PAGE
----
The domain of a relation (or of a function) is the set of all inputs
of that relation. For example, the domain of the relation
(0, 1),(1, 2),(1, 3),(4, 6)
is
x=0, 1, 4
.
The domain of the following mapping diagram is
-2, 3, 4, 10
:
Most of the functions we have studied in Algebra I are defined for all real numbers. This domain is denoted . For example, the domain of f (x) = 2x + 5 is , because f (x) is defined for all real numbers x ; that is, we can find f (x) for all real numbers x . The domain of f (x) = x ^{2} - 6 is also , because f (x) is defined for all real numbers x .
Some functions, however, are not defined for all the real numbers, and thus are evaluated over a restricted domain. For example, the domain of f (x) = is , because we cannot take the square root of a negative number. The domain of f (x) = is . The domain of f (x) = is , because we cannot divide by zero.
In general, there are two types of restrictions on domain: restrictions of an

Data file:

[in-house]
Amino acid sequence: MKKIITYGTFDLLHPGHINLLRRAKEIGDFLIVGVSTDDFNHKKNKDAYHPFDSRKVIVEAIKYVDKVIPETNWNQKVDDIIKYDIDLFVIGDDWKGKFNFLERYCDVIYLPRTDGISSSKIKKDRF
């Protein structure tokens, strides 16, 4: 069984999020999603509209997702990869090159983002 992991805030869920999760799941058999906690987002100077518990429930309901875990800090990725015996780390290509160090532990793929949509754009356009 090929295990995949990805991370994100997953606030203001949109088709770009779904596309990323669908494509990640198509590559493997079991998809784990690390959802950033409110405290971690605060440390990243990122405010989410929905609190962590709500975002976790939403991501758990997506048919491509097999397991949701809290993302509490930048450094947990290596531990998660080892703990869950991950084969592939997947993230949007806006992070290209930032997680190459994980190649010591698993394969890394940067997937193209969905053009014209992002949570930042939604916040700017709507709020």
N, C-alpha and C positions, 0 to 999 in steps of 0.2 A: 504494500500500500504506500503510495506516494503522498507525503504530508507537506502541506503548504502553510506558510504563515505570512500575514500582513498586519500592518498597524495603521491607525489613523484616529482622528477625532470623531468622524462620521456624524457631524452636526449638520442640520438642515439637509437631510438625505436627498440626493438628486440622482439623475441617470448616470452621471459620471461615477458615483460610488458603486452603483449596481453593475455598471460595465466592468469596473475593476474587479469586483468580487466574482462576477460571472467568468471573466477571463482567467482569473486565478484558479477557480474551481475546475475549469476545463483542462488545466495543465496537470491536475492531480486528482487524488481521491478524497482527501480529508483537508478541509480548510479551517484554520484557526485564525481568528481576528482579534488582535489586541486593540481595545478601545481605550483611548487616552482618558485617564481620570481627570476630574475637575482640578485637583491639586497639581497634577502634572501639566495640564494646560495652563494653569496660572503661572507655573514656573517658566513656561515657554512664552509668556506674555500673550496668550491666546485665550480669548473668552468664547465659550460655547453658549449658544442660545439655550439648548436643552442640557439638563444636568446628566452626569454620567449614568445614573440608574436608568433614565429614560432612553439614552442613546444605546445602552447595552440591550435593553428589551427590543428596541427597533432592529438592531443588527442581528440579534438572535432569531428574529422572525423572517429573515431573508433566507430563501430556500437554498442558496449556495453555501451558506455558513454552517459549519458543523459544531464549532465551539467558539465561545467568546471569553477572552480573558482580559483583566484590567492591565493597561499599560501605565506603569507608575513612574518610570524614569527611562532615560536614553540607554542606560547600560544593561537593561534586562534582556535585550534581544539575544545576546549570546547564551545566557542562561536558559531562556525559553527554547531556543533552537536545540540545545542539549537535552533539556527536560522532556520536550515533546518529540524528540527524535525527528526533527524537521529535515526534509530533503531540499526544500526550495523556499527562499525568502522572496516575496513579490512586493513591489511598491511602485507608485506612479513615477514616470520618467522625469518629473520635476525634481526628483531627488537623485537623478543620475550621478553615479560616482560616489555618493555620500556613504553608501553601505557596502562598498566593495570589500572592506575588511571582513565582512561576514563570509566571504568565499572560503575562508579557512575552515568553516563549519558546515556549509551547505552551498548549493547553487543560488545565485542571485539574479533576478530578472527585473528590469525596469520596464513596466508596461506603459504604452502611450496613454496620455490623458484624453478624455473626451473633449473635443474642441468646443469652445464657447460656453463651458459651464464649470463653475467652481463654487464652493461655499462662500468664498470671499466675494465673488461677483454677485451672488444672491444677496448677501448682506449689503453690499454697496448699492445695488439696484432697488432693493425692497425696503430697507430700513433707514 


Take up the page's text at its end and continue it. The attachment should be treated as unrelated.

infinite set of numbers, and restrictions of a few points. Square root signs
restrict an infinite set of numbers, because an infinite set of numbers make the
value under the
sign negative. To find the domain of a function with
a square root sign, set the expression under the sign greater than or equal to
zero, and solve for
x
. For example, find the domain of
f (x) = - 11
:
2x + 4 | ≥ | 0 | |
2x | ≥ | -4 | |
x | ≥ | -2 |
Rational expressions, on the other
hand, restrict only a few points, namely those which make the denominator equal
to zero. To find the domain of a function with a rational expression, set the
denominator of the expression not equal to zero and solve for
x
using the zero
product property. For example, find the domain of
f (x) =
:
(x - 9)(2x + 8)(x + 2) | ≠ | 0 | |
x | ≠ | 9, - 4, - 2 |